Why Are the Flowers Wilting & the Buds Falling Off of My Christmas Cactus?

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Christmas cactus plants are attractive houseplants that bloom in December, just in time for the holidays. Christmas cacti are considered tropical plant types that require extra care, unlike their desert relatives, which don't need as much care to grow and flower. This particular cactus needs proper care to bud and flower each year. There are a few reasons why the flowers will wilt, which will cause the buds to drop as well.



During winter and fall, keep the Christmas cactus in a window with direct sunlight, but during the spring and summer, the plant needs indirect sunlight or filtered sun. Plants need at least 13 hours of darkness daily starting in mid-September and continuing through mid-November or the buds will not form, or they will form and drop. However, if you keep the cactus in a room where the temperatures are 55 degrees Fahrenheit, it doesn't need a full 13 hours of darkness.

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Leaves on the Christmas cactus will wilt when the plant doesn't receive enough water. Dry soil conditions will also cause the buds to drop. The soil needs to be moist during summer and winter, but dry to the touch in fall and spring before adding water. When watering the cactus, avoid getting water on the leaves. Use water that is room temperature to avoid shocking the plant roots, which can cause the plant not to bud and flower.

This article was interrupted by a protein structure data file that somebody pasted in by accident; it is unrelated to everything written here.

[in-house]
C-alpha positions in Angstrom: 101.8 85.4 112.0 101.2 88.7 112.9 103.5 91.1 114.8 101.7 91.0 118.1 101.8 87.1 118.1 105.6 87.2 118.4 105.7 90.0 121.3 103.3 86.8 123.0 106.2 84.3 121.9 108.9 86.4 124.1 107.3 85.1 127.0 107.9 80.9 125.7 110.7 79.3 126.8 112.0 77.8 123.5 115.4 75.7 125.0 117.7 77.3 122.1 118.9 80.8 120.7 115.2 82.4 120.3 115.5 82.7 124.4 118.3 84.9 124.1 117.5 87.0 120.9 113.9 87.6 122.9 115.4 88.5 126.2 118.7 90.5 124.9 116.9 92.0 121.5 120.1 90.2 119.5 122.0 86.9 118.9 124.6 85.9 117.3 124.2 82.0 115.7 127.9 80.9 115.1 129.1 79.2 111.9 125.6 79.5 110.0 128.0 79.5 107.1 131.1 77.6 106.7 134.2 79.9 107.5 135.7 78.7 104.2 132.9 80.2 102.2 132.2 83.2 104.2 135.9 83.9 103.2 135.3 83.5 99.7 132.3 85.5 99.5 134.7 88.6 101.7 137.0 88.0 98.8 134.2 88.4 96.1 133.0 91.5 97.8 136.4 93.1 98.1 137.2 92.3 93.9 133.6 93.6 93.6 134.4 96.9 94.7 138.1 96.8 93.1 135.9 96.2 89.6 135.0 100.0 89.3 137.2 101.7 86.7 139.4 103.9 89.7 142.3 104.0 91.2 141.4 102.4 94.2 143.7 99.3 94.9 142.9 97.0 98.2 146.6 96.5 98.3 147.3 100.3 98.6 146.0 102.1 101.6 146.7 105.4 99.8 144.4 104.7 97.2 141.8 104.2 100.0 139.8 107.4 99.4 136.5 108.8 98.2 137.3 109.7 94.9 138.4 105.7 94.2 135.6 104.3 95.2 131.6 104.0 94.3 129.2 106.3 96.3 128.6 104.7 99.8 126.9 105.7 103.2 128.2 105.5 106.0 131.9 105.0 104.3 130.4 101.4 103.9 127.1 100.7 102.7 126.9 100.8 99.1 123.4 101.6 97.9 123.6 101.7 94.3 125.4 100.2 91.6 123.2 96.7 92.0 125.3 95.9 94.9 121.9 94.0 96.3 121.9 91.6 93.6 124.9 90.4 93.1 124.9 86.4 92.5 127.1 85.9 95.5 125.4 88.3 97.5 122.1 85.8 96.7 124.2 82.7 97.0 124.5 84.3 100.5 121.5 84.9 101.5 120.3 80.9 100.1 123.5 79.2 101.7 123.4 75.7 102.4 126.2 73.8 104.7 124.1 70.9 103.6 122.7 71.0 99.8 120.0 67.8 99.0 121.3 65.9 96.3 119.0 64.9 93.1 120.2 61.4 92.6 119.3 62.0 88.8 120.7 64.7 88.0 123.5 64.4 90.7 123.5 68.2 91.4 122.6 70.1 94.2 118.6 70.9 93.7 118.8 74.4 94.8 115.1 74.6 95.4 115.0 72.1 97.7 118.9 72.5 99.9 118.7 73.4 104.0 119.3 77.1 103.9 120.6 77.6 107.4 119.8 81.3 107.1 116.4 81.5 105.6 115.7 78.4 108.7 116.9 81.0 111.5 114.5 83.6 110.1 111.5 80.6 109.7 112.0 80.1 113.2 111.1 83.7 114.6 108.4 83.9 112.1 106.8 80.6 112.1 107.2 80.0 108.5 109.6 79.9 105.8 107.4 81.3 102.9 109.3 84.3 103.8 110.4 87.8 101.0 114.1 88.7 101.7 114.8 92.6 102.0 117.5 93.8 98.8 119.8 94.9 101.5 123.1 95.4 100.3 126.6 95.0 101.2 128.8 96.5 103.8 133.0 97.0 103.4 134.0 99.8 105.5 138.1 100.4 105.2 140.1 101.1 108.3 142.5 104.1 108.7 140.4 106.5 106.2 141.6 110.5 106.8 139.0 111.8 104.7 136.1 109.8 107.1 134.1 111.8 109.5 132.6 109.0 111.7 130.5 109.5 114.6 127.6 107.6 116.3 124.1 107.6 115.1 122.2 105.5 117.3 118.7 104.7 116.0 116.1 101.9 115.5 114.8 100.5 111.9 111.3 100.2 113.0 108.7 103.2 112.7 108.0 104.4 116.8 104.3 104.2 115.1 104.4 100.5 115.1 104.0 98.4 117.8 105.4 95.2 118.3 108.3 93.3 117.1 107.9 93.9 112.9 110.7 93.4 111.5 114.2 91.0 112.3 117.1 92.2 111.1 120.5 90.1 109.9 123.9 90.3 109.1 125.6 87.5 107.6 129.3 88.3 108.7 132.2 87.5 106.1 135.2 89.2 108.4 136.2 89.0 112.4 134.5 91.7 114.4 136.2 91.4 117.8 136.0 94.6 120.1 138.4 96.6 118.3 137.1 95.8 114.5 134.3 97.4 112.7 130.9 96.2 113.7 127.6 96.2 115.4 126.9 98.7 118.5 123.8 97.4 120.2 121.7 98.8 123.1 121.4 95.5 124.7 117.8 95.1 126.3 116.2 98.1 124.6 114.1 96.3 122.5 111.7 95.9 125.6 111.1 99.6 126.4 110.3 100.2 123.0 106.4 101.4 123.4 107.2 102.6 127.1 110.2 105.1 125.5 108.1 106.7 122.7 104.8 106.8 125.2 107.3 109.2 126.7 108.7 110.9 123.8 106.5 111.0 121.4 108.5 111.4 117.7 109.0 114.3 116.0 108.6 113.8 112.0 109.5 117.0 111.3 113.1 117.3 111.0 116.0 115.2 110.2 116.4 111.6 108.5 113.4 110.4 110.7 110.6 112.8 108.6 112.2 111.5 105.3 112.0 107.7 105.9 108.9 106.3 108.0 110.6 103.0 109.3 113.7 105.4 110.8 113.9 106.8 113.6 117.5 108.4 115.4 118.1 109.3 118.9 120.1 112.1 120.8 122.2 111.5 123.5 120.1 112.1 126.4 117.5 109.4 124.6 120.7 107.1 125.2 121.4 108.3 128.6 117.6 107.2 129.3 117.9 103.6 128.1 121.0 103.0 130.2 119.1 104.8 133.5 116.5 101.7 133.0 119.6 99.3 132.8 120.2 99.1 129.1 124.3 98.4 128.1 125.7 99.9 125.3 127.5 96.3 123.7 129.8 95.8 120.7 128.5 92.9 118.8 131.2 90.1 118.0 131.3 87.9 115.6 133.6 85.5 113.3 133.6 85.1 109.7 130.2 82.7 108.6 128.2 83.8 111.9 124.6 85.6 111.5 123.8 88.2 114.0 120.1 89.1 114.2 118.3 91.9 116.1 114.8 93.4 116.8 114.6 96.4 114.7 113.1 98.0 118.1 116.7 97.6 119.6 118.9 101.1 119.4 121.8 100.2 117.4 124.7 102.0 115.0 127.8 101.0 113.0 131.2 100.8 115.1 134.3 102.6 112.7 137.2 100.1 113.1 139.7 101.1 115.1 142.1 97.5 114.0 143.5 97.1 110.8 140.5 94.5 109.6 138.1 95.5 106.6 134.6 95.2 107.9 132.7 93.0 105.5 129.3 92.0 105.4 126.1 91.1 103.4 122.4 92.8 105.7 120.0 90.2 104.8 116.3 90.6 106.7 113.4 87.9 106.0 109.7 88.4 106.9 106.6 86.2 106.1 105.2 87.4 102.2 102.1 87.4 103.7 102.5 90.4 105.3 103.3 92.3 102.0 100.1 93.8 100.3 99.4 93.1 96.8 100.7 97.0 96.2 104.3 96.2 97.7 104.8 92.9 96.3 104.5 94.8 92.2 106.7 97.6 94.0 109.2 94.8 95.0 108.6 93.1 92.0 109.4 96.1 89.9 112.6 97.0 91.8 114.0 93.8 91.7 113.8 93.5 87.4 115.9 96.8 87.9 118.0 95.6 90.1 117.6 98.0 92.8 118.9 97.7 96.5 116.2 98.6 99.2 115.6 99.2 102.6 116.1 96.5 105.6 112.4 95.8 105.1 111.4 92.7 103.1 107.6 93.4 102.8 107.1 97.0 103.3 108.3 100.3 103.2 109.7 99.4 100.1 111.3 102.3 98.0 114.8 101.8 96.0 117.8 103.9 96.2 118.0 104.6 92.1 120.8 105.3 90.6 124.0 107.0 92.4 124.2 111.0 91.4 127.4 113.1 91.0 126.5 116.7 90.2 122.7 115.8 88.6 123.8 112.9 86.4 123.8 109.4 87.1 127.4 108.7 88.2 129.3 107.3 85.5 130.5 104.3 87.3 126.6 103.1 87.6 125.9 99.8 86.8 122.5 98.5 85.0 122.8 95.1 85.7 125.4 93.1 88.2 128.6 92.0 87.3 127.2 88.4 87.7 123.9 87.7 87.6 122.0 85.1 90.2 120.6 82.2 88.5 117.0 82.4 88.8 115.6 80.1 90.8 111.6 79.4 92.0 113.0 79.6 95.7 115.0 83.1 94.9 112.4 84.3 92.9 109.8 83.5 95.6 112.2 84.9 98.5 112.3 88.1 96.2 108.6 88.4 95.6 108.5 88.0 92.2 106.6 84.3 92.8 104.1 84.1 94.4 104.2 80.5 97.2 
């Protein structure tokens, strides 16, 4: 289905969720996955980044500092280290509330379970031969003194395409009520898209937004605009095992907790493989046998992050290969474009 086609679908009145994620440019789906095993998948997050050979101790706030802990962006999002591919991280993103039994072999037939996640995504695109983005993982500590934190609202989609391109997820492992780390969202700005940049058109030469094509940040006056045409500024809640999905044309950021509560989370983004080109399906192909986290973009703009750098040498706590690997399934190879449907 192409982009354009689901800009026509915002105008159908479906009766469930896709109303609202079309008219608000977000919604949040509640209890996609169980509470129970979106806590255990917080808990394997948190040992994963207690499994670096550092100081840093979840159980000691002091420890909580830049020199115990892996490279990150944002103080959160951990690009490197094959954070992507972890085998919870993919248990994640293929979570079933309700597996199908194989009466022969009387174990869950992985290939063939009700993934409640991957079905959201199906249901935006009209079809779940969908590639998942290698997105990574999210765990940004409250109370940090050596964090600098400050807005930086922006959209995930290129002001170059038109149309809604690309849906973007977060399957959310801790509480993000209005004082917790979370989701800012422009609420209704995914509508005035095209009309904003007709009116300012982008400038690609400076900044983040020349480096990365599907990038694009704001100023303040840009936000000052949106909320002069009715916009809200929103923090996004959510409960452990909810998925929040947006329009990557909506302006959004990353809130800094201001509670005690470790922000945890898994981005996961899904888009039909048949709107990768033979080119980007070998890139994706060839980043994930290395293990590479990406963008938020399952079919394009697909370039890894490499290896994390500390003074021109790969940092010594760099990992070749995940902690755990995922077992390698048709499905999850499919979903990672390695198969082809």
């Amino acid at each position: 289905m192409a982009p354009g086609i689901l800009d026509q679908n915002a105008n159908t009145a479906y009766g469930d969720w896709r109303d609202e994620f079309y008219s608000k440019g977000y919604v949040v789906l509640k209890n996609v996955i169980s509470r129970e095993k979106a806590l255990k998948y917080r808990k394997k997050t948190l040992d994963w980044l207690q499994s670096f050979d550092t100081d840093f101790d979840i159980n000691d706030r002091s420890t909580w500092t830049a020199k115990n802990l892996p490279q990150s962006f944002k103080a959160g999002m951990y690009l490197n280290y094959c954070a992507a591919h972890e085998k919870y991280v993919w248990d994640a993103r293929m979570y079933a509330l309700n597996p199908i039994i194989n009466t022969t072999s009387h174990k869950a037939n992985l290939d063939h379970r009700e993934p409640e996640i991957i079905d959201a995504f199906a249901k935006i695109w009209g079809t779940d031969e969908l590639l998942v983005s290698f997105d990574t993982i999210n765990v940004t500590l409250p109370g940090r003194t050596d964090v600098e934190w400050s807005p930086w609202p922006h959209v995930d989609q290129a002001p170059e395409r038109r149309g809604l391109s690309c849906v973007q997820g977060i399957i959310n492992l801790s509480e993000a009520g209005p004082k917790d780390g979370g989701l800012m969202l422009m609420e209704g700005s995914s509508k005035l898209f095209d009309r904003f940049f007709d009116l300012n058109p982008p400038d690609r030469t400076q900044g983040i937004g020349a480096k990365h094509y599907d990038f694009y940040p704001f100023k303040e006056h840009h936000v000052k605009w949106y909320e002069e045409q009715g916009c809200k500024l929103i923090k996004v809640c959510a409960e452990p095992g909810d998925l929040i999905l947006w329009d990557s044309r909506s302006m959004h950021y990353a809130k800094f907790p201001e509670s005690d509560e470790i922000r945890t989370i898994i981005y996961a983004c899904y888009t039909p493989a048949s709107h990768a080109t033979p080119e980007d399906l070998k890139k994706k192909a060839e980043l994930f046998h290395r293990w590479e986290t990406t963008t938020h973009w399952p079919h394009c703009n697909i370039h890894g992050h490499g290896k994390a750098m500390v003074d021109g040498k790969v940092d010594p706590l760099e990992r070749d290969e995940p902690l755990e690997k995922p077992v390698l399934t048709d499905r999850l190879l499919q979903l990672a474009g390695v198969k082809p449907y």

House temperatures between April and September should be between 70 and 80 degrees Fahrenheit during the day. When buds set during fall, temperatures above 90 degrees Fahrenheit will cause the buds to drop. Night temperatures between 55 and 65 degrees Fahrenheit are needed for good leaf growth and bud formation. Plants should be kept away from drafts, cooling vents, heating vents and fireplaces; the extreme temperature changes will cause bud drop.


Apply a water soluble cactus fertilizer once a month from March to May when the plant is actively growing. Stop fertilizing the Christmas cactus, though, in June and July, but fertilize again in August and September. Do not fertilize the plant in December and February. Use cactus fertilizer at one-quarter of the strength recommended on the package.



Turning on lights in a room or car lights that shine in the window where the Christmas cactus is kept will interrupt the number of hours of darkness the plant needs during its dark period. This problem will cause buds to drop. If the plant is in a room where these conditions exist, move the plant to a new spot in September, perhaps a dark closet, and leave it there for eight weeks before returning it to its original location.